Quick Quantum Quips: Hardware entrants gain VC funds while established innovators partner across architectures to secure a place in the broader quantum ecosystem

The quantum market changes rapidly, and the hype can often distract from the realities of the technological developments. In our new monthly newsletter, Quick Quantum Quips (Q3), TBR will brief readers on the latest market announcements, stripping that hype to dig deeper into how recent events will impact the market as a whole. Contact Stephanie Long ([email protected]) or Geoff Woollacott ([email protected]) to schedule a time to chat on any of the insights below.

November 2019 developments:

  1. Microsoft partnered with IonQ and Honeywell, which will provide the foundational quantum hardware for Microsoft’s Azure Quantum cloud. This was a major announcement in the quantum computing space in terms of real-world application of the technology. Microsoft can now tie its traditional cloud capabilities in with quantum offerings, addressing customer demands for a hybrid computing and flexible quantum experience. TBR notes that IonQ and Honeywell both focus on trapped ion quantum computing, suggesting Microsoft deliberately chose these vendors for their unique hardware capabilities. Partnerships in the quantum space have been ramping up in general, especially between hardware and software players, as these vendors take lessons from classical computing speedbumps and streamline their processes for the quantum era.
  2. Fermilab launched a new Institute for Quantum Science, reaffirming the U.S. government’s interest in leveraging the technology for various uses. Fermilab is more formally known as the U.S. Department of Energy’s Fermi National Accelerator Laboratory and has been investing in particle physics and accelerator technology for more than 50 years.
  3. IBMcontinues to pursue its cross-technology strategy to partner for accelerated innovation. We have seen this strategy play out for IBM in various markets, including blockchain and AI with Watson. Most recently in the quantum space, IBM unveiled a partnership with the Unitary Fund to jointly develop open-source projects for quantum computing. Additionally, IBM’s recent partnership with IonQ regarding QisKit reinforces IBM’s overall vendor agnosticism despite targeted hardware investments in superconducting quantum computing. The vendor seeks to capitalize on the most lucrative aspects of the larger quantum market.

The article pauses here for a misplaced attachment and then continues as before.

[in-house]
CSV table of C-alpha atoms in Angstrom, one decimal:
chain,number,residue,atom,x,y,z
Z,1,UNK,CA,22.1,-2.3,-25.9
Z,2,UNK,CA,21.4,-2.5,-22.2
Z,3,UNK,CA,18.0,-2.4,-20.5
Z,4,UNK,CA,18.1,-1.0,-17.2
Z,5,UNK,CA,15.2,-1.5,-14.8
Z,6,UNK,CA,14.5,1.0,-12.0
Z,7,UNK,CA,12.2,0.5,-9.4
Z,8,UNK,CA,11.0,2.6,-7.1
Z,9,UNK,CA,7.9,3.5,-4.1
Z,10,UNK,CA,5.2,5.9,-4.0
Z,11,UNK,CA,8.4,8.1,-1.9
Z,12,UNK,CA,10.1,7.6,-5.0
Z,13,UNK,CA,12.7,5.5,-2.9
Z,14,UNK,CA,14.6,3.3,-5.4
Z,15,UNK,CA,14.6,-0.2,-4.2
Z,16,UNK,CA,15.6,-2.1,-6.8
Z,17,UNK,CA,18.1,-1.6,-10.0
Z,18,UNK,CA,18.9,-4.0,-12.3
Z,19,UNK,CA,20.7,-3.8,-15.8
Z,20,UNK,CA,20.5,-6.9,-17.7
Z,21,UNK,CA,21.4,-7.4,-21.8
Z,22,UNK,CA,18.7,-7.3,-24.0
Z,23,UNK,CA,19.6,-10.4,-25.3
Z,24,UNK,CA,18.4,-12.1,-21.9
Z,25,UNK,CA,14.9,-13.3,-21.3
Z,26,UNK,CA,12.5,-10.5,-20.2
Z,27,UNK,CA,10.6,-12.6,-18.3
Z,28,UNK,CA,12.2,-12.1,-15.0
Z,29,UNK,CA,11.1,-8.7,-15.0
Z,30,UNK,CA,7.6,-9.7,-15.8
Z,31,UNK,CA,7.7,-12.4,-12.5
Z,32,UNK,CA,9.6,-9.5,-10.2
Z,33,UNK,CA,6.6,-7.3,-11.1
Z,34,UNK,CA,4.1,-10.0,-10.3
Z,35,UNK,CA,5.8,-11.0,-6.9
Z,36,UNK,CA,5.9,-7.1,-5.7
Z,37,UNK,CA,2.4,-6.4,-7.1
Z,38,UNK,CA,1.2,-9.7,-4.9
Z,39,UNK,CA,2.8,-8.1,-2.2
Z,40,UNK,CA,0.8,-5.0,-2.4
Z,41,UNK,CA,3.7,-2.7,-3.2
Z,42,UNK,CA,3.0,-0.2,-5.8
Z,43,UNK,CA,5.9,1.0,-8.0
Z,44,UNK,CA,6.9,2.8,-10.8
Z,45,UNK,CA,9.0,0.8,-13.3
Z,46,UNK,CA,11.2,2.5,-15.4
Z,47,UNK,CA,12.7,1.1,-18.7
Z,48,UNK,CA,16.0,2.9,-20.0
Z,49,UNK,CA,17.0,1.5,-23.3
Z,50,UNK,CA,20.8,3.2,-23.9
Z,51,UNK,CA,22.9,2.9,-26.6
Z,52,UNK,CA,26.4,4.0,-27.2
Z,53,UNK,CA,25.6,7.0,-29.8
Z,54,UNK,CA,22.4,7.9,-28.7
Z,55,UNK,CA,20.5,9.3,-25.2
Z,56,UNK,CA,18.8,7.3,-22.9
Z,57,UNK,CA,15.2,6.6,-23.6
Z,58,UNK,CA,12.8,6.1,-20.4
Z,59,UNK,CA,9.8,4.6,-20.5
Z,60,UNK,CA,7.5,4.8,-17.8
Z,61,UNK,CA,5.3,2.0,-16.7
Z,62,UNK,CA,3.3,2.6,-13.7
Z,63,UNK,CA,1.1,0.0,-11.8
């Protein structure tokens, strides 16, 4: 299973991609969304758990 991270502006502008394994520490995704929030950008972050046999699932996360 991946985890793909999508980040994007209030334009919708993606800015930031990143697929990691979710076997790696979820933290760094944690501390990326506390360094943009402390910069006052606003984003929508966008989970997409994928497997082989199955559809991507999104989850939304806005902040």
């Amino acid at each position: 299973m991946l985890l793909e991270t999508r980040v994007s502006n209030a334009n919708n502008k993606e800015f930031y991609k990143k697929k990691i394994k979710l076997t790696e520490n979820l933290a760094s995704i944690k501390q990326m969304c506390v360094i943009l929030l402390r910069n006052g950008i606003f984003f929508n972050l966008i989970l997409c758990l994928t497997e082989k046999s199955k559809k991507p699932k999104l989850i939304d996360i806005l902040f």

4. PsiQuantum is a stealth quantum startup focused on developing quantum hardware. Of  significance is PsiQuantum’s ability to recently raise $230 million while remaining relatively quiet, suggesting the startup’s road map is highly desired by investors. It is likely that the investment PsiQuantum received is one of the largest in the quantum industry to date, making this even more significant. PsiQuantum has offices in the U.K. and the U.S. and is developing a general-purpose silicon photon quantum computer. Its U.S. location in Palo Alto, Calif.,  positions the startup nicely within Silicon Valley, where it can readily access chip manufacturing expertise.  PsiQuantum’s founder, Jeremy O’Brien, is a professor at the University of Bristol and the director for the Centre for Quantum Photonics.
  5. Atos partnered with Zapata with the goal of delivering an end-to-end quantum computing solution by combining Zapata’s Orquestra quantum software with Atos’ Quantum Learning Machine. The solution is expected to be able to address specific vertical market demands. TBR believes the software functionality will be tweaked to enable this vertical differentiation.

That is all for this month’s Quick Quantum Quips from TBR. If you wish to receive more detailed information around the quantum computing market, please inquire about TBR’s Quantum Computing Market Landscape, a semiannual deep-dive into the quantum computing market.